f- Block Elements

The f-block elements or inner transition elements are those in which the last electron enters any one out of seven f-orbitals of their respective ante-penultimate shells. These elements have electrons (1 to 14) in the f orbital, (0 to 1) in the penultimate energy level’s d orbital, and (0 to 1) in the outermost orbital. In the f-block, there are primarily two series that correspond to the filling of 4f and 5f orbitals. The elements are divided into two groups: the 4f series of Ce to Lu and the 5f series of Th to Lw. Each series contains 14 elements that fill the ‘f’ orbital.

Classification

Inner transition elements are typically members of Group 3, but they can also be viewed separately as f block elements. The 4f and 5f orbitals are filled in the f-block elements. The f-block elements are the inner transition elements. These metal elements provide a transition in the sixth and seventh rows of the periodic table, separating the s block and the d block elements.

The F-block elements are classified into two series- lanthanides and actinoids.

  • The first series of the f block elements includes elements with atomic numbers ranging from 57 to 71. These substances are not radioactive (except for promethium). The last electron in the lanthanide series enters the 4f orbital. This is called the lanthanide series.
  • The actinide series consists of elements with atomic numbers ranging from 89 to 103. In nature, these elements are generally radioactive. The final electron in the actinide series enters the 5f orbital.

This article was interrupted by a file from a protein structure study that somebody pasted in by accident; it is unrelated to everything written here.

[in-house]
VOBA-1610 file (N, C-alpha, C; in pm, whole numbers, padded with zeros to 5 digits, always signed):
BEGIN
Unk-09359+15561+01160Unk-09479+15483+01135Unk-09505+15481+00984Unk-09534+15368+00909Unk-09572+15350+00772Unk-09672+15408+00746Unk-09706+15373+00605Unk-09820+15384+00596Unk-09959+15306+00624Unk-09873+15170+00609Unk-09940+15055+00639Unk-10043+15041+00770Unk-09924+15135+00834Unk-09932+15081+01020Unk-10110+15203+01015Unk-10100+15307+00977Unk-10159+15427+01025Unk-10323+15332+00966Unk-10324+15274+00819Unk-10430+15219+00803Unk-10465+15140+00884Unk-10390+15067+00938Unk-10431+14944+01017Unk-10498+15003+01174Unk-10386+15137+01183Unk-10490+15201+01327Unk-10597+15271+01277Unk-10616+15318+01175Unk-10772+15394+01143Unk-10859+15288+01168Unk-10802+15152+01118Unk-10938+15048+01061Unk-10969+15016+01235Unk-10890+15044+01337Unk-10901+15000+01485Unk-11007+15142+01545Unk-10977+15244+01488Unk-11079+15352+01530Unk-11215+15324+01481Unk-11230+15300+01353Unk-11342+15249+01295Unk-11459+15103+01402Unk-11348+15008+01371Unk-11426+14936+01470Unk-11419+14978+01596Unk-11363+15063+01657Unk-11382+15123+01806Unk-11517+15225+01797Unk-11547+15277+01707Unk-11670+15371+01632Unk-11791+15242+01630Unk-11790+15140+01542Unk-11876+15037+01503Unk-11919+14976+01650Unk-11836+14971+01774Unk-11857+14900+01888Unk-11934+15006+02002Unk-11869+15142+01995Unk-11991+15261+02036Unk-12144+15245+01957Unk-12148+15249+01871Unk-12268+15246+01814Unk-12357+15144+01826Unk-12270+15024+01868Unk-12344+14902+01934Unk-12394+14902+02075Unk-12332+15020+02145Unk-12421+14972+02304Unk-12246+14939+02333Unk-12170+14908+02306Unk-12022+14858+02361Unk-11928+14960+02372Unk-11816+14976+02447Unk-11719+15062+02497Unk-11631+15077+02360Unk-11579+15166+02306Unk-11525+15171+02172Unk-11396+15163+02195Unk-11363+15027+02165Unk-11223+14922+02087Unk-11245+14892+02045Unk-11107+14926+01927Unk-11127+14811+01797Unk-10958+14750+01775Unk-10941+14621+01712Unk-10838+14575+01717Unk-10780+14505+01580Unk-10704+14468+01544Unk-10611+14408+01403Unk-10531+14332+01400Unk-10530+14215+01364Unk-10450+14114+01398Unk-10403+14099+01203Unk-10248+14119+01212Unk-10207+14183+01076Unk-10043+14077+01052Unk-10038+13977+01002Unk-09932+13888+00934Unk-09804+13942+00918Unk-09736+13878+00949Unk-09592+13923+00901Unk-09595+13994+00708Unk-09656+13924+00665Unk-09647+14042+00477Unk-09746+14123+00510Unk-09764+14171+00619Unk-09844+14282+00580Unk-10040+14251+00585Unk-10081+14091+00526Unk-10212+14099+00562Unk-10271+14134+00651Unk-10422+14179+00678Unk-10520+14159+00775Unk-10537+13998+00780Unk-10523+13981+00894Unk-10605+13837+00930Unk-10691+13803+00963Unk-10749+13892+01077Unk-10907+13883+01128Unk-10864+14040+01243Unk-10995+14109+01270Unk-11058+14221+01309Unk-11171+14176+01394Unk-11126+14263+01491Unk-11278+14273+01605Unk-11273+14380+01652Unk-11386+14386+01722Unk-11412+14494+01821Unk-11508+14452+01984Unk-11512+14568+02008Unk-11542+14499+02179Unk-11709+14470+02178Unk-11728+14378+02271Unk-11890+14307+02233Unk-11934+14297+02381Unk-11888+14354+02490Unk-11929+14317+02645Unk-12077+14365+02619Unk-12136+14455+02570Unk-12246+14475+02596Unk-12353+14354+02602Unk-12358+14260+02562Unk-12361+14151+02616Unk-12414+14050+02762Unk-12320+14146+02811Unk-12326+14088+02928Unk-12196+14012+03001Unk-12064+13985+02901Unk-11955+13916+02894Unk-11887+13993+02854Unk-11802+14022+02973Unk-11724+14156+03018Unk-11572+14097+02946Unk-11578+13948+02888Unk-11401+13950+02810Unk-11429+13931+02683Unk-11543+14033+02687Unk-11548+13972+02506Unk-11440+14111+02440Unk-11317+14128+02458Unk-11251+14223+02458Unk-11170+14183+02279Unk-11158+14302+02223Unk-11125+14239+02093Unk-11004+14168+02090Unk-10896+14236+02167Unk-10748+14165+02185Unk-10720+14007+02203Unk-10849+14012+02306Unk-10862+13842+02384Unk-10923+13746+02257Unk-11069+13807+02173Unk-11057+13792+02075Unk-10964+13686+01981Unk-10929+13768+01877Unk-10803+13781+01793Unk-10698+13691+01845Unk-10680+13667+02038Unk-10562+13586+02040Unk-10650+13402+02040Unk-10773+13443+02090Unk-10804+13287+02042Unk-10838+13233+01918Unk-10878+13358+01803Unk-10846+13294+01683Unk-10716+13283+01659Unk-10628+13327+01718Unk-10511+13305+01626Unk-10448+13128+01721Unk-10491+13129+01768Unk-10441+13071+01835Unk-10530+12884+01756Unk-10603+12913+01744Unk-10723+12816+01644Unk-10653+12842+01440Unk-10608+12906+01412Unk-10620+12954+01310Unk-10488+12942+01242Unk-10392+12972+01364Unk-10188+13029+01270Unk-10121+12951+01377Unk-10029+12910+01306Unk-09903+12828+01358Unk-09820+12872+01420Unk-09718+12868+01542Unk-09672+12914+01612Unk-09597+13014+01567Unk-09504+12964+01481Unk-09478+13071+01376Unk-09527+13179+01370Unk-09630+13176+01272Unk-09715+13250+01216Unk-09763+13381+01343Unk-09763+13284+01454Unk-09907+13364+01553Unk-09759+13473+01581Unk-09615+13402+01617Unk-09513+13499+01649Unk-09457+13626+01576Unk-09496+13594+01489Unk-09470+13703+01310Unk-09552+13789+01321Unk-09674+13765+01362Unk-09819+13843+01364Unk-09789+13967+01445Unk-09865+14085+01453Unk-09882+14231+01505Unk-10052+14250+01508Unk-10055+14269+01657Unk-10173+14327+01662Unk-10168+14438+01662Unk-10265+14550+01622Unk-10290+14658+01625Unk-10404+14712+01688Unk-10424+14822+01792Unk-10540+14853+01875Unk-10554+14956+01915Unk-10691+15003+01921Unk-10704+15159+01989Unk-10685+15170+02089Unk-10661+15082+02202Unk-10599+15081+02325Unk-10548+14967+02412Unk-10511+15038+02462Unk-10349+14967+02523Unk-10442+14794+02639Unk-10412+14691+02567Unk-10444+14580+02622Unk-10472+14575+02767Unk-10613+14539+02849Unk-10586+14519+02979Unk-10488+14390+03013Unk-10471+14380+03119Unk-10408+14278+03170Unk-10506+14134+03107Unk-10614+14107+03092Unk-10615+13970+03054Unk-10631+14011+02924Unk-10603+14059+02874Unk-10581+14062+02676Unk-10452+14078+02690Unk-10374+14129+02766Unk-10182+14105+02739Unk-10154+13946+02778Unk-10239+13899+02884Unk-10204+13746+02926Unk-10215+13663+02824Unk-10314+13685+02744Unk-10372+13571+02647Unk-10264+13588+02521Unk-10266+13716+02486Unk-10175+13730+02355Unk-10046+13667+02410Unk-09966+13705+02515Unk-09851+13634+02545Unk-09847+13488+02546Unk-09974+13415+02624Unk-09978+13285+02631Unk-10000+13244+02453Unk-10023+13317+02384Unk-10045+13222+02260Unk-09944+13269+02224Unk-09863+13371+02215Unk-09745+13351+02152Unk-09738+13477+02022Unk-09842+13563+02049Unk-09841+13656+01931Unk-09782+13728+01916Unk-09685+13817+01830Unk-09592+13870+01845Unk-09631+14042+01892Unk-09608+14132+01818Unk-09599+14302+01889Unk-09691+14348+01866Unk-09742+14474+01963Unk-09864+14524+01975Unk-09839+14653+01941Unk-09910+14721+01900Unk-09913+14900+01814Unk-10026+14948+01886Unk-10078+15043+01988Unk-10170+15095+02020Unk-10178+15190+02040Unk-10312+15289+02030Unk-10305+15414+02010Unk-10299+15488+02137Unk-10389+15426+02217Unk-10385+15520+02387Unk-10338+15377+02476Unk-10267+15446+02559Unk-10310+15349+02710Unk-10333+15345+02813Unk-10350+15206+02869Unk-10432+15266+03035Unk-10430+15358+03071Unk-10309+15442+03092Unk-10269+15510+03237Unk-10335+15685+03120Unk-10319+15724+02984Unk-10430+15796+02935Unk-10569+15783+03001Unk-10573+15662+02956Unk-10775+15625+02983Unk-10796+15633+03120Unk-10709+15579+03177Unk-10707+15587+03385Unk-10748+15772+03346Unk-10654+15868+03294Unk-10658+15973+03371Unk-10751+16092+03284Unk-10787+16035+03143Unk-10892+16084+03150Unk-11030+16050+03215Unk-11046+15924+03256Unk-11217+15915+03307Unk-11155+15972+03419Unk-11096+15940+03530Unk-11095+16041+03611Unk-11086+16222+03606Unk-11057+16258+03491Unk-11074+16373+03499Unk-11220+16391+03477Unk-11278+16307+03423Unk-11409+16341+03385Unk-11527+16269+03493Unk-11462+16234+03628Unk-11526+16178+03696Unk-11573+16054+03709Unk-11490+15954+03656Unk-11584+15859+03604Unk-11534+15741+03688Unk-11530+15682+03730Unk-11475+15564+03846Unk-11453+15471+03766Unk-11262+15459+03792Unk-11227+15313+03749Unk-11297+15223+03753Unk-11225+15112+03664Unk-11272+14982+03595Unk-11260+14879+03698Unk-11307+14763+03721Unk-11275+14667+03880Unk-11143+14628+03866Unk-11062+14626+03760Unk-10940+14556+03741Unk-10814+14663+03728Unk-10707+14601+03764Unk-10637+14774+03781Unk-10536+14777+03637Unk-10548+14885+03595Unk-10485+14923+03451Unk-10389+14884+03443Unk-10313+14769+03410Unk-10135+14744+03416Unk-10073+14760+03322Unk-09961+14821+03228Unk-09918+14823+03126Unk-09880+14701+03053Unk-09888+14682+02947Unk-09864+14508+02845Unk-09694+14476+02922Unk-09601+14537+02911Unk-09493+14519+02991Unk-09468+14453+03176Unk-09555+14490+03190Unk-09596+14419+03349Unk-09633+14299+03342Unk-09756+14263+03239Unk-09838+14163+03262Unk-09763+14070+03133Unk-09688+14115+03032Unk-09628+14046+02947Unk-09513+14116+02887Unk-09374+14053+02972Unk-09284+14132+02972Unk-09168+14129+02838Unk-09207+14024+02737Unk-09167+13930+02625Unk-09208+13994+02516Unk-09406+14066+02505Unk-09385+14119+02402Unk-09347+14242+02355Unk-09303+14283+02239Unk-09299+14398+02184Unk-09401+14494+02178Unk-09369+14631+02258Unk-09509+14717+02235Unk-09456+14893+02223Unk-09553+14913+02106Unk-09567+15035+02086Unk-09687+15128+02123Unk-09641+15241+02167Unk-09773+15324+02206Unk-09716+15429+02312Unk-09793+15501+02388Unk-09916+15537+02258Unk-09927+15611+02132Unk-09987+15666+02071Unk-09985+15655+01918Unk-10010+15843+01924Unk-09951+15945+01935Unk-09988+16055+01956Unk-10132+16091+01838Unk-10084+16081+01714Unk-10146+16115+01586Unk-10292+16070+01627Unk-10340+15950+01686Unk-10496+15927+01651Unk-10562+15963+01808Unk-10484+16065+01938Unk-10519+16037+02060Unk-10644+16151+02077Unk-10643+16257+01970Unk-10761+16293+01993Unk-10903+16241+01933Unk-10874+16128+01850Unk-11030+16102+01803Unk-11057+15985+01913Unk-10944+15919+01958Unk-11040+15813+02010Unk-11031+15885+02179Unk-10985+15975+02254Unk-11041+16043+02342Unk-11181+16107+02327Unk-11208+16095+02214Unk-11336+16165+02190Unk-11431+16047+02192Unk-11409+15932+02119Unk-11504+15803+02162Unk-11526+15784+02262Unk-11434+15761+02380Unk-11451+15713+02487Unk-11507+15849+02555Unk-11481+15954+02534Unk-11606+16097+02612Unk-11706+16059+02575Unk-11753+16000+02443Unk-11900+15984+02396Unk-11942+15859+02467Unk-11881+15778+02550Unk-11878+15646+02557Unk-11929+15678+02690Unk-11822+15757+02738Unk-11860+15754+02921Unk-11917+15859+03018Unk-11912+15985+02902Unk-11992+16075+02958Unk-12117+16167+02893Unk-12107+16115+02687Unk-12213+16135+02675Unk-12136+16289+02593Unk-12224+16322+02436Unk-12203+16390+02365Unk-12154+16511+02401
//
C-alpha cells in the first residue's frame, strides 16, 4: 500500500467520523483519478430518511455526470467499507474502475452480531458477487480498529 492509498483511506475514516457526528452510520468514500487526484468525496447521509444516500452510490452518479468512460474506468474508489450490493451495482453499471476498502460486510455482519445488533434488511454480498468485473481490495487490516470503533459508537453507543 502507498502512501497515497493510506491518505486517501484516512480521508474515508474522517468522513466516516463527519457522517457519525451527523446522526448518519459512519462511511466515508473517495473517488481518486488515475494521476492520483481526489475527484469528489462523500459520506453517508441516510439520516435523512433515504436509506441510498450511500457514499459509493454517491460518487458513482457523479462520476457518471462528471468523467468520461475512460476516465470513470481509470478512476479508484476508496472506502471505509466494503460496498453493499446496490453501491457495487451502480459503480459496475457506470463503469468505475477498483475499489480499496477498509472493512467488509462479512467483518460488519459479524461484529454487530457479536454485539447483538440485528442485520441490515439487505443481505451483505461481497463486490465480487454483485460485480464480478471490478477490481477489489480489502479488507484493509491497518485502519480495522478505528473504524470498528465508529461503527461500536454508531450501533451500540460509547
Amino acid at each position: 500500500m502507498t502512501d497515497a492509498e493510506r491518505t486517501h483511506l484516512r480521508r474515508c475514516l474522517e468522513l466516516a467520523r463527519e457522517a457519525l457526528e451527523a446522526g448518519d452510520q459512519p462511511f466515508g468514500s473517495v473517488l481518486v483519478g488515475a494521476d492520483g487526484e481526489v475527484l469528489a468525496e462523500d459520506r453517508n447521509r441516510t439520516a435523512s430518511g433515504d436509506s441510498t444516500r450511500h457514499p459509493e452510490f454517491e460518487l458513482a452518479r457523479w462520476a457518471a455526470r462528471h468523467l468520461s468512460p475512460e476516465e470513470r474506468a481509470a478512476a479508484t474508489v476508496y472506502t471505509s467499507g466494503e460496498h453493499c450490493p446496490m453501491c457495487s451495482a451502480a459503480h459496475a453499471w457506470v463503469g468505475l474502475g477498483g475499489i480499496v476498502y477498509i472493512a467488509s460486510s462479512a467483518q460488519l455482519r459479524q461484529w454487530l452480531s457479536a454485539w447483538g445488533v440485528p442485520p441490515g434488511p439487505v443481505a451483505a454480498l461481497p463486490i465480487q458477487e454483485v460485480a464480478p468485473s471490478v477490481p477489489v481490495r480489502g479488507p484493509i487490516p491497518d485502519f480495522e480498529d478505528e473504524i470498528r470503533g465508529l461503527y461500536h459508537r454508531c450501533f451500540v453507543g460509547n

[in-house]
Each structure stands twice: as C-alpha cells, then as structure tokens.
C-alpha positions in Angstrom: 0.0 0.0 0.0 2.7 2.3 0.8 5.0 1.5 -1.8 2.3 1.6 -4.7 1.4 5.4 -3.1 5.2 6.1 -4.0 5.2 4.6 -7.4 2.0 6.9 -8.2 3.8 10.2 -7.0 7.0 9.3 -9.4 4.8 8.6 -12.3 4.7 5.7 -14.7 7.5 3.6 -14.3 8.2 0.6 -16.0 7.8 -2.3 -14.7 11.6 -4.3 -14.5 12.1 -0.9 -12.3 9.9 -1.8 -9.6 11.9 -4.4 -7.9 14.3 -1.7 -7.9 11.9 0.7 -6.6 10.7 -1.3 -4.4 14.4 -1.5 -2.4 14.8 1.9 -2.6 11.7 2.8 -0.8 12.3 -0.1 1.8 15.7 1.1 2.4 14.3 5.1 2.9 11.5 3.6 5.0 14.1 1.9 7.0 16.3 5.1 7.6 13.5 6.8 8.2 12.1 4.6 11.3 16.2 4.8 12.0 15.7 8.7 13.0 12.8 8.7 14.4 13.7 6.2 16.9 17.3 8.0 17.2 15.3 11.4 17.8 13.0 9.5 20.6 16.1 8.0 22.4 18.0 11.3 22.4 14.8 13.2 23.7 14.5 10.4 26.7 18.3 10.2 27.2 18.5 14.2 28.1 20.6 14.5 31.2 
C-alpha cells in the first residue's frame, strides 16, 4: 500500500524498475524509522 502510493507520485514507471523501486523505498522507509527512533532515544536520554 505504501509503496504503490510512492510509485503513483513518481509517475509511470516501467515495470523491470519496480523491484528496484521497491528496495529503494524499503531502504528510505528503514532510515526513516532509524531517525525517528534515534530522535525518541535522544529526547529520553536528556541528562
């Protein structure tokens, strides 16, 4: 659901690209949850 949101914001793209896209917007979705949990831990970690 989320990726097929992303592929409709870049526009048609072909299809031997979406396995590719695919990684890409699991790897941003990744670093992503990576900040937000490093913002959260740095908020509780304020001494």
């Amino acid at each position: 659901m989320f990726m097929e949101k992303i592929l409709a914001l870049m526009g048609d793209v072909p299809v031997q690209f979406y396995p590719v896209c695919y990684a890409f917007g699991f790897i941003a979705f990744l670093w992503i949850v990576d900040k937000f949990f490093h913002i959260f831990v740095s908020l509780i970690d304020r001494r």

Properties of Lanthanides

Lanthanide or lanthanoid chemical elements are a group of 15 metallic chemical elements with atomic numbers 57-71, ranging from lanthanum to lutetium.

  • The atomic radius decreases as the lanthanide series progresses. This decrease is due to lanthanoid contraction. Lanthanoid contraction occurs as a result of the 4f orbital’s poor shielding. The outermost electron is affected by the positive nuclear charge as a result of this inadequate shielding. As a result, the atomic radius decreases with the lanthanide series.
  • Lanthanoids typically have +3 oxidation states, but they can also have +4 and +2 oxidation states. This variation in oxidation states is caused by the f-orbital being fully filled, partially filled, or empty.
  • Metals make up the majority of the elements in the lanthanide series. They are excellent electrical and thermal conductors. The hardness of the metal increases as the atomic number increases.

Properties of Actinides

The actinide or actinoid series includes the 15 metallic chemical elements actinium through lawrencium with atomic numbers ranging from 89 to 103. The name actinide comes from the first element in the series, actinium.

The atomic radius decreases with the series as a result of actinoid contraction. This contraction occurs as a result of the 5f orbitals‘ poor shielding. As a result, the outermost electron is affected by the positive nuclear charge, which reduces the atomic radius and the actinide series.

The most common oxidation state shown by actinoids is +3 (but this is not always stable). The metals in the actinides series are highly reactive.

Summary

  • There are 30 elements belonging to the f-block.
  • The last electron of all the elements enters the f-orbital.
  • The f-block is also known as the Inner transition elements.
  • The elements from 57 – 71 are lanthanides.
  • The elements from 89 – 103 are actinides.
  • All the elements of the f-block are metals.
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